A move to hold up funding for police academy classes until a comprehensive anti-bias training was established in the San Francisco Police Department was defeated Monday.
As the Board of Supervisors Budget and Finance Committee was finishing up a hearing on the mayor’s proposed budget, Supervisor Eric Mar made the request in response to the revelations this year that 14 police officers exchanged bigoted and homophobic text messages in 2011 and 2012.
He asked the committee to place on reserve $2.1 million in the budget for the final two of five police academy classes in the budget proposal. The funding could be released by the committee only if the Police Department could show a comprehensive anti-bias training was established for the entire police force.
Mar, looking for support from his colleagues, scaled back the proposal to only put on reserve $1 million in funding for the fifth class. Supervisor Norman Yee supported it. But chair of the committee Mark Farrell and other committee members Katy Tang and Scott Wiener opposed it.
“This is a very modest request given the seriousness of the racist, homophobic, anti-immigrant, sexist texting that happened,” Mar said, adding that it would help ensure “our city has a police force that is as free of bias as possible and that we have concrete plans within the Police Department.”
But Wiener was quick to criticize the proposal. “This would have the effect of delaying the hiring of much needed police officers,” Wiener said.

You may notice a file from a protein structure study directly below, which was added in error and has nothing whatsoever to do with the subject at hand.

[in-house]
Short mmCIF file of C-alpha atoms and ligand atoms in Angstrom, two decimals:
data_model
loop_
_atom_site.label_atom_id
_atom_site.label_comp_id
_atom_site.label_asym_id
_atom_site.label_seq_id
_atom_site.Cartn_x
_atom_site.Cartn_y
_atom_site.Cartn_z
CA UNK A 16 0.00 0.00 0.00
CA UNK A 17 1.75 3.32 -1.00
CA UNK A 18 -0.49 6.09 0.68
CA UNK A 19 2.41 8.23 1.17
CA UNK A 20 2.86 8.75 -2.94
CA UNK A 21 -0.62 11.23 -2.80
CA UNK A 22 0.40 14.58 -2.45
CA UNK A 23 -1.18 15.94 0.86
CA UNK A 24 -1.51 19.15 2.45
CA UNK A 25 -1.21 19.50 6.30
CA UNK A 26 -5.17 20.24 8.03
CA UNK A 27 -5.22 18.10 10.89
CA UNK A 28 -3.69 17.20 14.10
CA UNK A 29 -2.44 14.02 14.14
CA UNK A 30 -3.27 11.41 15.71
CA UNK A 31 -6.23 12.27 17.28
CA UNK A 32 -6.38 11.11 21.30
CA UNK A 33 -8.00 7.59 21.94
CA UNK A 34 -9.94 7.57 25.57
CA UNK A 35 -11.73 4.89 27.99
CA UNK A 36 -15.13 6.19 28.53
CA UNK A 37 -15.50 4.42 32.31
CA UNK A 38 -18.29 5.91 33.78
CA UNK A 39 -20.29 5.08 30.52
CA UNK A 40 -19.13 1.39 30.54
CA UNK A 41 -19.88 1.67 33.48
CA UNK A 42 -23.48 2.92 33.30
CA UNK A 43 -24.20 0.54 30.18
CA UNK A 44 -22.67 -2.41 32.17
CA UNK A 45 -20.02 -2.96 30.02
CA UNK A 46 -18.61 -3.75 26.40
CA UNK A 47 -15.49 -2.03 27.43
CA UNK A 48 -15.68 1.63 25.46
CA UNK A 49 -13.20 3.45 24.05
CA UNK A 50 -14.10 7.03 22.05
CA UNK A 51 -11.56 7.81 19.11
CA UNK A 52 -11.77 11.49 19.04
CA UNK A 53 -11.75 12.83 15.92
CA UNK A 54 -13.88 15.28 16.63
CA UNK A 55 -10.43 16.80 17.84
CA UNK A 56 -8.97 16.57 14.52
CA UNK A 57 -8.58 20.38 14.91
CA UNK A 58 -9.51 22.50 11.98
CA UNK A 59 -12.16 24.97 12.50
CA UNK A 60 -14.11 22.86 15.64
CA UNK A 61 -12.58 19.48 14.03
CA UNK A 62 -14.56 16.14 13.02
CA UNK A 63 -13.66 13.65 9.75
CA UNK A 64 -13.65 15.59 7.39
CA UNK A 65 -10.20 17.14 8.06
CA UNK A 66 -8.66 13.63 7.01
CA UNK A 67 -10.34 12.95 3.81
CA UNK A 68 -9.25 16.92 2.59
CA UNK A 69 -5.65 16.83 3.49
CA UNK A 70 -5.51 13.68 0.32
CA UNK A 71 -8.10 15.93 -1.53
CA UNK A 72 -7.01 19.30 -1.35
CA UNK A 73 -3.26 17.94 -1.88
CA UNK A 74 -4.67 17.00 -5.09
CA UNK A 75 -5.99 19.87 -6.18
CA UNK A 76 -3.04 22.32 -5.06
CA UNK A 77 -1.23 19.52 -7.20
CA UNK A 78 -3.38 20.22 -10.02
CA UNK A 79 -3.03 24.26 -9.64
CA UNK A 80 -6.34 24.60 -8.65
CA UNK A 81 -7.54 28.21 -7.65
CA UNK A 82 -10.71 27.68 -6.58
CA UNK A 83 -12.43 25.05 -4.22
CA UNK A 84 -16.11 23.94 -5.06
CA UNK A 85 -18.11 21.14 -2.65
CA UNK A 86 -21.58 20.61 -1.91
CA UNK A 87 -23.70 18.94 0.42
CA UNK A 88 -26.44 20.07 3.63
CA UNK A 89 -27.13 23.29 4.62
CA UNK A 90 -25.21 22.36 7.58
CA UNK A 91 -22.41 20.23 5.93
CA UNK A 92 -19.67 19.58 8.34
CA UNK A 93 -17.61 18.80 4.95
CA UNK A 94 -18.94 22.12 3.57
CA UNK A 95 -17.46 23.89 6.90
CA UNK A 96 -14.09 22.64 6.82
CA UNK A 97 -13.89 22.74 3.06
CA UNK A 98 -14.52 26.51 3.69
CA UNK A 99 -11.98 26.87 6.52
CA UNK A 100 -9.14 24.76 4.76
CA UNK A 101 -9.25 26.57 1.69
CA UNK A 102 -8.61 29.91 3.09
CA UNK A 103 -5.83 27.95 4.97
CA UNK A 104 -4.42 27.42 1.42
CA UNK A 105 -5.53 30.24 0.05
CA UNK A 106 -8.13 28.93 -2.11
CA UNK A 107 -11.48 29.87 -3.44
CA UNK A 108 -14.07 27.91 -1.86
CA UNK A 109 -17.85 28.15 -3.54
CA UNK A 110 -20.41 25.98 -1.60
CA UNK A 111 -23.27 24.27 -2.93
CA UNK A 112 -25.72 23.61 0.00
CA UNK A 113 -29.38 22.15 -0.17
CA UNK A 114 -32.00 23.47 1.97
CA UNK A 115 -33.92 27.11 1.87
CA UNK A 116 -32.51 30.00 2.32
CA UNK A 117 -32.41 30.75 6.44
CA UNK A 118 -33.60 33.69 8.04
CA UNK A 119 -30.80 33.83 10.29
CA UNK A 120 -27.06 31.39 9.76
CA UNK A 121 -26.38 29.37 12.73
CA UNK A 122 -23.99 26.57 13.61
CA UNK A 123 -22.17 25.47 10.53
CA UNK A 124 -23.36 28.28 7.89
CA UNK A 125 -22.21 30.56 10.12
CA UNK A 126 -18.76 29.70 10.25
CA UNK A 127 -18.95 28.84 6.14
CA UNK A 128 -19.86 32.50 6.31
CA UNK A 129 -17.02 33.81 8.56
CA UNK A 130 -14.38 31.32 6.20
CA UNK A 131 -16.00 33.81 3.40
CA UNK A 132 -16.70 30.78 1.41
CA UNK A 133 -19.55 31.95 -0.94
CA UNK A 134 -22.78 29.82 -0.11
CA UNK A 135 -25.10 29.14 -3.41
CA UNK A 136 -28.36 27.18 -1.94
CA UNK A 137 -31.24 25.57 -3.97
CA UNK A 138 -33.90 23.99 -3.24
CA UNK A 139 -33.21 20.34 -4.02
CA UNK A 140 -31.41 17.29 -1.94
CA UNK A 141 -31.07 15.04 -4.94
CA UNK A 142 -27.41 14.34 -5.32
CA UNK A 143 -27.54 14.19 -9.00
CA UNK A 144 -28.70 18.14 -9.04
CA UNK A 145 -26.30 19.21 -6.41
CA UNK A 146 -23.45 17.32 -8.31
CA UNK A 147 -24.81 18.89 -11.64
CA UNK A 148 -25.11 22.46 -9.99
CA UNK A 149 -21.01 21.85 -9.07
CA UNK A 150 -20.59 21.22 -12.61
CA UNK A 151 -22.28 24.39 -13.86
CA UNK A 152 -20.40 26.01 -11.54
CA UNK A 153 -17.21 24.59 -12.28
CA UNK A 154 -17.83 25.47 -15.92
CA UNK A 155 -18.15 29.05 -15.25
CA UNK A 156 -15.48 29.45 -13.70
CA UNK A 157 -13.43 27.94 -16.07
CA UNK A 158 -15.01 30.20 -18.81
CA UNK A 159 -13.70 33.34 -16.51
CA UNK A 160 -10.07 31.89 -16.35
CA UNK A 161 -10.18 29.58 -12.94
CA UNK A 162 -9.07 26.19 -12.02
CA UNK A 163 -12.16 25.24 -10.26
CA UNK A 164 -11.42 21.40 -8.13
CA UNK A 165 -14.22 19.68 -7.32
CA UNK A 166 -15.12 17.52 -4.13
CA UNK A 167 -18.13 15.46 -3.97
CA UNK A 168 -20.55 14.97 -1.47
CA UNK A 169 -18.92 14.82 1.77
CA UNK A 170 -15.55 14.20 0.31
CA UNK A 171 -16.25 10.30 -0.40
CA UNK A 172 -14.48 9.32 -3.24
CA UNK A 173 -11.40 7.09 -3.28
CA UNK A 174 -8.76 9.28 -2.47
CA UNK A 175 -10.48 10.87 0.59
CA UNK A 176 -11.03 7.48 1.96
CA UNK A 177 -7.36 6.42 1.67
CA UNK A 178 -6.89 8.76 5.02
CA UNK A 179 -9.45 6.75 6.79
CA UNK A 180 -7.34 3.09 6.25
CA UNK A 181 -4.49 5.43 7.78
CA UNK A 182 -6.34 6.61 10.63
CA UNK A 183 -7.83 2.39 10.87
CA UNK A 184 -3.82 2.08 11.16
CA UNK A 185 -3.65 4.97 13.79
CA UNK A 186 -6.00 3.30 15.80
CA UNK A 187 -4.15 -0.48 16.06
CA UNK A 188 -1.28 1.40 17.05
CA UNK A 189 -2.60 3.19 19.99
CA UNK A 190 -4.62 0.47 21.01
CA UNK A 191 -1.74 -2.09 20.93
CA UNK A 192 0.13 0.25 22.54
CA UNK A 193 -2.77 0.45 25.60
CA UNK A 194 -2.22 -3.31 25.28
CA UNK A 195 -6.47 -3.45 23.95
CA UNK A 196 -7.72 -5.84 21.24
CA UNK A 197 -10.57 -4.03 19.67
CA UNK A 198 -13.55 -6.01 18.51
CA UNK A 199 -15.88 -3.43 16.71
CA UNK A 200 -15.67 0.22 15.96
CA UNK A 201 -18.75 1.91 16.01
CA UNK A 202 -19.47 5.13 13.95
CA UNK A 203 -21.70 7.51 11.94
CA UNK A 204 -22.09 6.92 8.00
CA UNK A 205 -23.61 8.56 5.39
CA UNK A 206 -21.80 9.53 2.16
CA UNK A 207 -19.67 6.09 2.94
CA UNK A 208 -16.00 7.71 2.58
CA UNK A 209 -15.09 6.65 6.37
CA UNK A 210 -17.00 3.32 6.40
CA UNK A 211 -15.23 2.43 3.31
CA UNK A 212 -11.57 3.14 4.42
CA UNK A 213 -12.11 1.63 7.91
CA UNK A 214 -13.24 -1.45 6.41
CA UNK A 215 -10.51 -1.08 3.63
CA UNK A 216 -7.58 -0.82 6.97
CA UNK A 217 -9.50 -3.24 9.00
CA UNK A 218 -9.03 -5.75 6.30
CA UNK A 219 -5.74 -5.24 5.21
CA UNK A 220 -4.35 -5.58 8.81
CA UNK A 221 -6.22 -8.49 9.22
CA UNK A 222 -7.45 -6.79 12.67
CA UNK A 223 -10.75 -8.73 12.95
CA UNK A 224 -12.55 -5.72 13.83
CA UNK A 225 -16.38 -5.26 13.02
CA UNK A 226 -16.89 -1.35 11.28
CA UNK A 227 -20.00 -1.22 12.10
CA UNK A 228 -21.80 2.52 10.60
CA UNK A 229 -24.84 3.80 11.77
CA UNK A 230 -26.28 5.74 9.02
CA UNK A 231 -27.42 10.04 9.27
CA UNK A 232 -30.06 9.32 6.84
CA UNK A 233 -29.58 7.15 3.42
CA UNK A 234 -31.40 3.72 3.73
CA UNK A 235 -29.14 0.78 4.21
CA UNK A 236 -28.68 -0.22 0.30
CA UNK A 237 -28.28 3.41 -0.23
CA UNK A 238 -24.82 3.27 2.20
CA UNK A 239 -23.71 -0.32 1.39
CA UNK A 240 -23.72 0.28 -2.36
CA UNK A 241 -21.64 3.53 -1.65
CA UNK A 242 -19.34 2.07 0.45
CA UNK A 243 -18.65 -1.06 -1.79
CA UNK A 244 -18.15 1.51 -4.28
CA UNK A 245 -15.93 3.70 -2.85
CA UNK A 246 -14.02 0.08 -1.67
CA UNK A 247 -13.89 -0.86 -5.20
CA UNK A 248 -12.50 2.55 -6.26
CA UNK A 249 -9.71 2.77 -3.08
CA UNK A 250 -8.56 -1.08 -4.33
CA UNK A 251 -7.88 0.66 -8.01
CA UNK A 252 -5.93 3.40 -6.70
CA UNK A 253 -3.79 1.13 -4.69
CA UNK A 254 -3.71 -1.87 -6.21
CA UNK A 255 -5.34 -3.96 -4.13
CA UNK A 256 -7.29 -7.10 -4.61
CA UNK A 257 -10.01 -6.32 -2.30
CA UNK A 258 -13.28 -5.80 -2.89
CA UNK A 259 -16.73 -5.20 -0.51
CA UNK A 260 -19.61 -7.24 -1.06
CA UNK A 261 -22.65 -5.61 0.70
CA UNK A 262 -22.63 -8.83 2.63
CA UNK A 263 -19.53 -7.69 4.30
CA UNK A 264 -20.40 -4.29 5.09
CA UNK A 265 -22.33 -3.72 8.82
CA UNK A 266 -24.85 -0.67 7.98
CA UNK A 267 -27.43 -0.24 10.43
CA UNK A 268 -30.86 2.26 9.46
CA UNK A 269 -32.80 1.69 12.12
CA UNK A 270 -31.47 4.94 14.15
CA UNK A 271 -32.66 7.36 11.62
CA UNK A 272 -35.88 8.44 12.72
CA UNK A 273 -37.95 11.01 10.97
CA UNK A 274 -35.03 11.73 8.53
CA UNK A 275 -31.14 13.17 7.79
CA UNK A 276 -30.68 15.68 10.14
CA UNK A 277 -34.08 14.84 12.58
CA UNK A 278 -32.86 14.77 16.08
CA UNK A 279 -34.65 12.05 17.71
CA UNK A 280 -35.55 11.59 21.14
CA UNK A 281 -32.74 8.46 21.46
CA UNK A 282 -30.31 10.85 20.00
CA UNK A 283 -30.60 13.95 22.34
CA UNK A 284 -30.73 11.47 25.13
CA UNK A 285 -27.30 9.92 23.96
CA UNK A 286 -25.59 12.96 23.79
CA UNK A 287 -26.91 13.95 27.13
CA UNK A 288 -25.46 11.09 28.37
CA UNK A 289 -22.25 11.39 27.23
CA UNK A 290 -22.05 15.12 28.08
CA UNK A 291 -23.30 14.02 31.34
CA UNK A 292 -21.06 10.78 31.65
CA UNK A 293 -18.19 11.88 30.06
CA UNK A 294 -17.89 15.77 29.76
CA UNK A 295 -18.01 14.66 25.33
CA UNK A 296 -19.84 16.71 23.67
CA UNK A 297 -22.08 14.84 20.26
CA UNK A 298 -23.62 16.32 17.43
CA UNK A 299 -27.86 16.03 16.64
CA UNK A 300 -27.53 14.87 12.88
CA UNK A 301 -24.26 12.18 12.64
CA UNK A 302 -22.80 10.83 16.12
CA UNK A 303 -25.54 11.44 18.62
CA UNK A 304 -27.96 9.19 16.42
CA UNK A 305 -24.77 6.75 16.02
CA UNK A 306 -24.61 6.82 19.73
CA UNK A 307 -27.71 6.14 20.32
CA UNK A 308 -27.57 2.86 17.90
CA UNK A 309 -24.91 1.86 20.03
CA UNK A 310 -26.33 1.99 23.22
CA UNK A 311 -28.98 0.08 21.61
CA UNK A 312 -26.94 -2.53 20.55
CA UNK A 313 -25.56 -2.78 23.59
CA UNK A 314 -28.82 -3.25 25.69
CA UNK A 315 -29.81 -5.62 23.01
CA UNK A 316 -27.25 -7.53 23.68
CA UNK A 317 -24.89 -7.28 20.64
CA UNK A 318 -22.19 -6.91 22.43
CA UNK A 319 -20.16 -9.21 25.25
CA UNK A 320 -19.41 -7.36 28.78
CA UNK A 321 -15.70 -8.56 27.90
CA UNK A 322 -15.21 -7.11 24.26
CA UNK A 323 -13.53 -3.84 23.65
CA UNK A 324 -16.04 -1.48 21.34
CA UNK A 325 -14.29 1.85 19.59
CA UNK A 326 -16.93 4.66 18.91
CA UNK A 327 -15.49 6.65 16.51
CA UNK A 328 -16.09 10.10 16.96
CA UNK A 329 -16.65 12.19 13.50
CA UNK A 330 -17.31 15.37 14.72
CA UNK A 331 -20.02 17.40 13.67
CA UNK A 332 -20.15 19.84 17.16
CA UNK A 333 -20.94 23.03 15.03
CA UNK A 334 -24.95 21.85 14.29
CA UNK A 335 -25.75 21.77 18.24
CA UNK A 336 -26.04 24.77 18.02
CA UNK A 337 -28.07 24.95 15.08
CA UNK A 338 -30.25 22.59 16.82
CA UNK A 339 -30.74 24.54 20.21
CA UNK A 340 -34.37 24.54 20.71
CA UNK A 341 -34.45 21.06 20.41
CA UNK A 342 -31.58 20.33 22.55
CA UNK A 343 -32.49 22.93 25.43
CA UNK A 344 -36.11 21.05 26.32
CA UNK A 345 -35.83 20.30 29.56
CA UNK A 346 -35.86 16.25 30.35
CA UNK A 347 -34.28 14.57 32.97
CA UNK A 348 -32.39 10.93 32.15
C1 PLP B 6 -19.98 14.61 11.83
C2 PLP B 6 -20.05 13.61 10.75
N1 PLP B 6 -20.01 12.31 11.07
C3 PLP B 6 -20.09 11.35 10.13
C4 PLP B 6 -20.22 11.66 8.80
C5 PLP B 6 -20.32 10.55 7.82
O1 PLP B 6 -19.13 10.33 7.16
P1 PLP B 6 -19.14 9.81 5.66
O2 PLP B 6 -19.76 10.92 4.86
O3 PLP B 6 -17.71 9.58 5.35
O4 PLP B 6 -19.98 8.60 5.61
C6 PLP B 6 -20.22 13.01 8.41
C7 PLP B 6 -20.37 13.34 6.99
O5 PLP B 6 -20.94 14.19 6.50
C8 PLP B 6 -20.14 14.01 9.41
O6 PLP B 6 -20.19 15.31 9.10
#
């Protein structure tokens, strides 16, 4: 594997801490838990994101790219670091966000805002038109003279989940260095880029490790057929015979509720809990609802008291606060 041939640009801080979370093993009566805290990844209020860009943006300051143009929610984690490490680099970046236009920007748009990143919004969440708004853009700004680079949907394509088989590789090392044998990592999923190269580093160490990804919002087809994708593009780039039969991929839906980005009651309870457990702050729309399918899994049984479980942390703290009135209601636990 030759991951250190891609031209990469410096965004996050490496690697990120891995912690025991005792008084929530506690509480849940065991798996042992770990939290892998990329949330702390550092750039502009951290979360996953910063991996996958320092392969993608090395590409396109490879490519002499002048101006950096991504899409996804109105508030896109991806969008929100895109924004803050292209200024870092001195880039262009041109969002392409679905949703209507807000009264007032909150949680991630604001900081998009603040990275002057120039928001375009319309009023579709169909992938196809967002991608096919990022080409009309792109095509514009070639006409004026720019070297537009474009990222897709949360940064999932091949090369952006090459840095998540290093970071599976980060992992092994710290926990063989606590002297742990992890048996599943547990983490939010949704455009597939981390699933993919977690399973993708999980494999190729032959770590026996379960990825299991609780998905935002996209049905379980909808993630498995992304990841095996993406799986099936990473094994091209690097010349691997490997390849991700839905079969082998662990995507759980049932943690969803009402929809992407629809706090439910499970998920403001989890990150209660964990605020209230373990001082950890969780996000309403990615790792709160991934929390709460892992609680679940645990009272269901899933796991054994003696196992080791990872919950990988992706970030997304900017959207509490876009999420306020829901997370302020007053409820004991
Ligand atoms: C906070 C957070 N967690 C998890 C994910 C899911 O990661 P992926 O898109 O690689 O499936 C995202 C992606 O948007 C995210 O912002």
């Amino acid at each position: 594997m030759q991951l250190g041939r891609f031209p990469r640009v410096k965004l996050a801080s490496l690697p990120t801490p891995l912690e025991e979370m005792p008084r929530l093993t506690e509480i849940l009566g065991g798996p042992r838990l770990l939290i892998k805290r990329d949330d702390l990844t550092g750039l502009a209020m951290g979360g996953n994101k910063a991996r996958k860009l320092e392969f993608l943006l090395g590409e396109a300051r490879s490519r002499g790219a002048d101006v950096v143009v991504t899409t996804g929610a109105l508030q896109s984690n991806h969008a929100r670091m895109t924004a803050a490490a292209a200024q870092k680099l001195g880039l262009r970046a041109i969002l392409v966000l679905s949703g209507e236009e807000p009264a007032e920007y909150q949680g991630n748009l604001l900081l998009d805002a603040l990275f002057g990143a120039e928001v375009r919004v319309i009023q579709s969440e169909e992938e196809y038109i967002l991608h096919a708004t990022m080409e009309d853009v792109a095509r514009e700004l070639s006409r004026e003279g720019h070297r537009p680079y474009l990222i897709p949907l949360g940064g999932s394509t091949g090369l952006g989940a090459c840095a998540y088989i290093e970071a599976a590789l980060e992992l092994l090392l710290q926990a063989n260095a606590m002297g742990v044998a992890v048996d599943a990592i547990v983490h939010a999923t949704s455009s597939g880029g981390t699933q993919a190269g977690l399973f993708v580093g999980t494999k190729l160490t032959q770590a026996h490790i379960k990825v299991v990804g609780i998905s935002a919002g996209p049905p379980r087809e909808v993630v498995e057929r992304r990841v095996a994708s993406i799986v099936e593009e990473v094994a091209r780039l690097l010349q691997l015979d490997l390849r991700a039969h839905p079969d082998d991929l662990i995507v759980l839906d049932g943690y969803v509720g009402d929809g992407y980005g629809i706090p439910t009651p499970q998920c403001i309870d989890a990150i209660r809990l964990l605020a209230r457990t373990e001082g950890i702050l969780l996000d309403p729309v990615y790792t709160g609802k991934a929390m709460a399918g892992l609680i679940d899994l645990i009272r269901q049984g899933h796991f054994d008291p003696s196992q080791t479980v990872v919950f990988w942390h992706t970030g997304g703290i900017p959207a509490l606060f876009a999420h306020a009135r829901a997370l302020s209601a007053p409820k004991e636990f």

Yee countered that “it’s really important for us to make a statement that the Police Department develop this anti-bias curriculum as soon as possible.”
Tang argued: “I don’t see that we have to delay a class in order to achieve those goals.”
The debate highlighted the ongoing political tensions surrounding the Police Department and the ongoing debate about hiring more police officers. Today, the board could vote on a resolution supporting a higher staffing mandate of officers.
Mar said he planned to make the request again when the full board votes on the budget next month.
Meanwhile, the committee expects to finalize its budget deliberations mid-afternoon Wednesday. If that happens it would be unusual. Add-back processes in past years have lasted well past midnight.
The add-back process is when the committee takes the pot of money it accrued after making cuts to the mayor’s proposed budget and reallocates the money to other priorities.
“It’s a different tone given the economic success of our city,” Farrell said of this year’s budget process. “But that doesn’t mean there aren’t real needs remaining, and serious work in front of us.”
By Monday afternoon, all city departments had come to an agreement with the committee about reductions. But Monday night board members were said to be deciding how to reallocate money. Farrell estimated there was at least $15 million of revenue to spend on different priorities in the first year of the budget proposal and $10 million in the second.
A coalition of nonprofits has identified $33 million in funding they would like the committee to allocate for such things as rent subsidies and food programs.